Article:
The Sense8 Finale: Form versus content, Netflix edition. Sad to report that the two-and-a-half-hour finale of Sense8, willed into existence by the wish of the series’ creators to do justice to a dozen characters, was a misfire. Letting it be made was an honourable instinct beyond the usual venal instincts of television, but the sheer volume of plot that had to be hauled from A to B to C left the finale beached like a whale. The whole point of Sense8 was pulpy content plus form to die for, twenty different location shoots that the great John Toll must have corralled with one of those wall charts covered in pins and string, creating a thing that looked like nothing else on TV. It was a massive parable of love and tolerance and forgiveness expressed in colour and framing and editing, interrupted now and again by lengthy bouts of far and away the most sex-positive sex available on any non-porno screen anywhere. The finale had bits of this but also none of it, the breakneck pace of plot emphasising all of its genre banalities rather than its holistic instincts, and its formal daring seemed to have become just acres of slow motion without point or reason; not an evolution of the series’ style but a devolution. The bad guys, once cartoonish for a purpose, are now just cartoonish, especially Valeria Bilello’s Lila Facchini—to say that it’s a shame she kept her clothes on is to risk misunderstanding, but having created a femme fatale on a dreamscape scale in the second series, the character is now passive and inert, and not the least bit sexy. There’s also the screen violence, copious and stupid, gouts of blood spurting and pooling on the floor. Having machine-gunned a few faceless individuals, the nominal hero ends the series and fixes his problems by firing a rocket launcher at a helicopter, another Cannon hero. Of all the series that could have forged a path forward without tripping over the myth of redemptive violence, Sense8 felt like it might be the one. The entire series was a landmark in screen erotica anyway, though, and more proof that the Wachowskis know the score.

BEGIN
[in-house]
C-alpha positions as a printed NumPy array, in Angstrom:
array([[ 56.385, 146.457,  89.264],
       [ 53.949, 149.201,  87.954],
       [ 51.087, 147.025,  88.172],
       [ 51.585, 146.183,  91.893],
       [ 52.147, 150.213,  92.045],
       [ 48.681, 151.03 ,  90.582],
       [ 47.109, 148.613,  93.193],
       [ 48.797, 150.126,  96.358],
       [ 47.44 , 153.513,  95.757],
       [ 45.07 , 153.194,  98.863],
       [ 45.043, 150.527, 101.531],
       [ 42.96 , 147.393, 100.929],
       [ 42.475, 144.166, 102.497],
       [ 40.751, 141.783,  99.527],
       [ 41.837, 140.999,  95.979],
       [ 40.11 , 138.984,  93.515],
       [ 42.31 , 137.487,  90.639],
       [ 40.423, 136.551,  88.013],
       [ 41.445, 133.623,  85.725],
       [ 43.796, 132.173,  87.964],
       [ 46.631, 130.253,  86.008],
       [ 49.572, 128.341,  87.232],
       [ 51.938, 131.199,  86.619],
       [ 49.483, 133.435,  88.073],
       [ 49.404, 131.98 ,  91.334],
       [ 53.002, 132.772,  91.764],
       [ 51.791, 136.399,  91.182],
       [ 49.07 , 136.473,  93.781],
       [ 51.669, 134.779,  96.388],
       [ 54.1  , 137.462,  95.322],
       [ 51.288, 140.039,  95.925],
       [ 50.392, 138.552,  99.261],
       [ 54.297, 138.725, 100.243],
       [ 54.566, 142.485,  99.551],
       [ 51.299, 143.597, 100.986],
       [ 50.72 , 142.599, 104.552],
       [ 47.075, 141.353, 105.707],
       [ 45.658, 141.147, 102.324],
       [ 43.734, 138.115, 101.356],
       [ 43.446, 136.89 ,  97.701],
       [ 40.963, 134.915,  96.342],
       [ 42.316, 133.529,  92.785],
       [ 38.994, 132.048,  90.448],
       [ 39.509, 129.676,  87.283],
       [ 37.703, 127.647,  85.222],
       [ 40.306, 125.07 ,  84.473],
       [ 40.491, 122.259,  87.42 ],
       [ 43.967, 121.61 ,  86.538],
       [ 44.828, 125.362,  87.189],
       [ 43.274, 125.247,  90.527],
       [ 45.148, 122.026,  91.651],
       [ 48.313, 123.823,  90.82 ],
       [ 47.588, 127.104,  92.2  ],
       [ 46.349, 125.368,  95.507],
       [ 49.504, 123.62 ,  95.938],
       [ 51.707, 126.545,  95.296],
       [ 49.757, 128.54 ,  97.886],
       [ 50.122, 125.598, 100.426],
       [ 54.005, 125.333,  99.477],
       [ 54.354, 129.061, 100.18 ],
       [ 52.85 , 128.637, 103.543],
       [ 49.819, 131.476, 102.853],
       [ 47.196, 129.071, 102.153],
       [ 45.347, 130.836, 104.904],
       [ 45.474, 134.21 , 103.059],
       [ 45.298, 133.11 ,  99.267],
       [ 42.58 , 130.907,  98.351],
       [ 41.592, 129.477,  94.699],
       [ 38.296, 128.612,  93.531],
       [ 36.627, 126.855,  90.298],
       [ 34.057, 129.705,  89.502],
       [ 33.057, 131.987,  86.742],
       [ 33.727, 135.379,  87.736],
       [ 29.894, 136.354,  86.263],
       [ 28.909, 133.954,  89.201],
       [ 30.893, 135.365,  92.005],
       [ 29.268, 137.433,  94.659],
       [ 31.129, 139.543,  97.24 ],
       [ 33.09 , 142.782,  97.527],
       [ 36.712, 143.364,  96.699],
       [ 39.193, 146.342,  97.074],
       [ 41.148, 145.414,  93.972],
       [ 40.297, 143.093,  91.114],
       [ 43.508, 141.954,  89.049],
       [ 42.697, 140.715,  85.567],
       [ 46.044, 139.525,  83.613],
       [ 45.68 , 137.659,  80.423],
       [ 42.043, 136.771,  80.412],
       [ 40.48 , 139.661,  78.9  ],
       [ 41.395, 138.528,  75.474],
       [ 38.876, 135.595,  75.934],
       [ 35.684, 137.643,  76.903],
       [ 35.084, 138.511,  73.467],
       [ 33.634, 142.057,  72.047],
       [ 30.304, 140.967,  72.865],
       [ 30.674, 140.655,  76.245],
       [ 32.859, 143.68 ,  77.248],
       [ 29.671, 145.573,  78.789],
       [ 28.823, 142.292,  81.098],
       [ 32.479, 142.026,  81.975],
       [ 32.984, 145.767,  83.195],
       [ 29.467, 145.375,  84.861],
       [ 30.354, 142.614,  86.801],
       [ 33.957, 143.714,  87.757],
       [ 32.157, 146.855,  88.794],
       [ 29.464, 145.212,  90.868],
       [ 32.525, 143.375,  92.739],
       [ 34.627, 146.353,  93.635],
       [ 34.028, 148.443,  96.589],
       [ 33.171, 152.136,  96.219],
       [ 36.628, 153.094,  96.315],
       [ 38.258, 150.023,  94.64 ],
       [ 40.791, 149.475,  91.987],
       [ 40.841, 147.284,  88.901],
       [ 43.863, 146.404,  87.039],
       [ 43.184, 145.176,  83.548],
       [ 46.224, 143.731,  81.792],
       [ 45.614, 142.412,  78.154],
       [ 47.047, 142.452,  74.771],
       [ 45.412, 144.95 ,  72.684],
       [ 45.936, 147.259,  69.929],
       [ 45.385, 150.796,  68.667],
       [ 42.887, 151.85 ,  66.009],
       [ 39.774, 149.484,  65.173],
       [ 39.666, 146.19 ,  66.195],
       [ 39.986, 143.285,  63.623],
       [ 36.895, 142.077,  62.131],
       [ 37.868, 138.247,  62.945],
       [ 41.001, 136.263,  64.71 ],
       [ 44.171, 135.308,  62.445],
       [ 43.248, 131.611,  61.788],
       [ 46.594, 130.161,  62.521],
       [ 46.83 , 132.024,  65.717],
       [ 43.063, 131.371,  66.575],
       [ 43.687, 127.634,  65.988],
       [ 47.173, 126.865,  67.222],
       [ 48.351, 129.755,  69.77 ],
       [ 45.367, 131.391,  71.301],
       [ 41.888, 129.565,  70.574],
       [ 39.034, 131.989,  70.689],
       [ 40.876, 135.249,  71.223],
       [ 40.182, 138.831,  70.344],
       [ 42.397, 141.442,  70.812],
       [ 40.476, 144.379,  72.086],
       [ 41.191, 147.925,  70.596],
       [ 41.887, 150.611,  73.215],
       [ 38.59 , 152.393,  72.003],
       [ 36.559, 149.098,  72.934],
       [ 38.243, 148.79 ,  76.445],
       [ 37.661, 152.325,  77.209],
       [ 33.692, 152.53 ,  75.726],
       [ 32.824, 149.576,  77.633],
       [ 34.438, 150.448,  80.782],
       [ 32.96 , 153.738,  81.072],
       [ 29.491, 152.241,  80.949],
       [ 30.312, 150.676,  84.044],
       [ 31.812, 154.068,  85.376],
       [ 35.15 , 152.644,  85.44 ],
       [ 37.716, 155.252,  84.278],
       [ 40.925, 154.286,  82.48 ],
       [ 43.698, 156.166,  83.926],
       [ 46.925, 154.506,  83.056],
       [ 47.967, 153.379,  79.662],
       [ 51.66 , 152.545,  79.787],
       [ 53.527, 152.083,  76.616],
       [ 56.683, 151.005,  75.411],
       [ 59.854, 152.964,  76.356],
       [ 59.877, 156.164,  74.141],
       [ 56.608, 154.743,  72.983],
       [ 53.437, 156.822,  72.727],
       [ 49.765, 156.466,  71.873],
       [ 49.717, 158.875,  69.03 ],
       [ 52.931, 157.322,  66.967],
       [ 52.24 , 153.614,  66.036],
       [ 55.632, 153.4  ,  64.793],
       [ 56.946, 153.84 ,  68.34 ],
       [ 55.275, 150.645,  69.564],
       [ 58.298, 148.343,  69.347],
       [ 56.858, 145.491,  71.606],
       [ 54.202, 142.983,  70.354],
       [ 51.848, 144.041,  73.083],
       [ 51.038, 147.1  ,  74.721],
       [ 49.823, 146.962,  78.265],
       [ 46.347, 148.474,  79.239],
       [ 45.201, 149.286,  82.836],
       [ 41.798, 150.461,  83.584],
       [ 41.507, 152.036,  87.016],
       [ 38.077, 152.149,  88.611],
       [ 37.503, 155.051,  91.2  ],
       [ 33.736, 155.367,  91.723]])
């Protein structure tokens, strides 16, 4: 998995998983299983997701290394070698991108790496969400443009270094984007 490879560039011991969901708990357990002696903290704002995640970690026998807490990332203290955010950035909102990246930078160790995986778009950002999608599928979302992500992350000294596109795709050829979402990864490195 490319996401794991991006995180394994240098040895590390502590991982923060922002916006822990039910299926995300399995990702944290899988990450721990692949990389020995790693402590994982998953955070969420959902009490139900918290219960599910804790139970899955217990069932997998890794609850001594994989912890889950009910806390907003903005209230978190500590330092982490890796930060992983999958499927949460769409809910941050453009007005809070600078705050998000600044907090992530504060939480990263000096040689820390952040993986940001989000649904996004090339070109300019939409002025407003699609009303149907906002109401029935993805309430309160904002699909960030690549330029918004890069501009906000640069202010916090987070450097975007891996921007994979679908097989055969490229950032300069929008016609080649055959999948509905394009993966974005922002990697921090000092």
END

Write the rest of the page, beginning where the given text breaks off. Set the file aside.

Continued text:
April 15, 2018
valentina on the phone
A while ago I called the ten-volume project to bring all of Guido Crepax’ comics output into the English language a cultural intervention, and that still looks like the right label. Crepax’ artistic treatment of an internal fantasy life is vivid enough on its own to make most erotic comics look stuck in tar, but the more of the stuff that Fantagraphics reprints, the clearer it gets that Crepax was trying to get actual tactile sexual sensations down in an ink-on-paper form—critic Matt Seneca wrote about it in those terms, and he was spot on. And it works so well in the Valentina stories that the character—even though she’s always naked or in bondage or just letting it all hang out—never seems to be on the receiving end of male gaze at all. The strips are piled high with sexuality from floor to ceiling, but it’s all Valentina’s view of Valentina’s own, and there’s nowhere for a reader’s voyeurism to fit. It’s simply irrelevant. This is quite the cultural moment to discover that Crepax wanted to achieve that decades ago and worked out how to get the job done.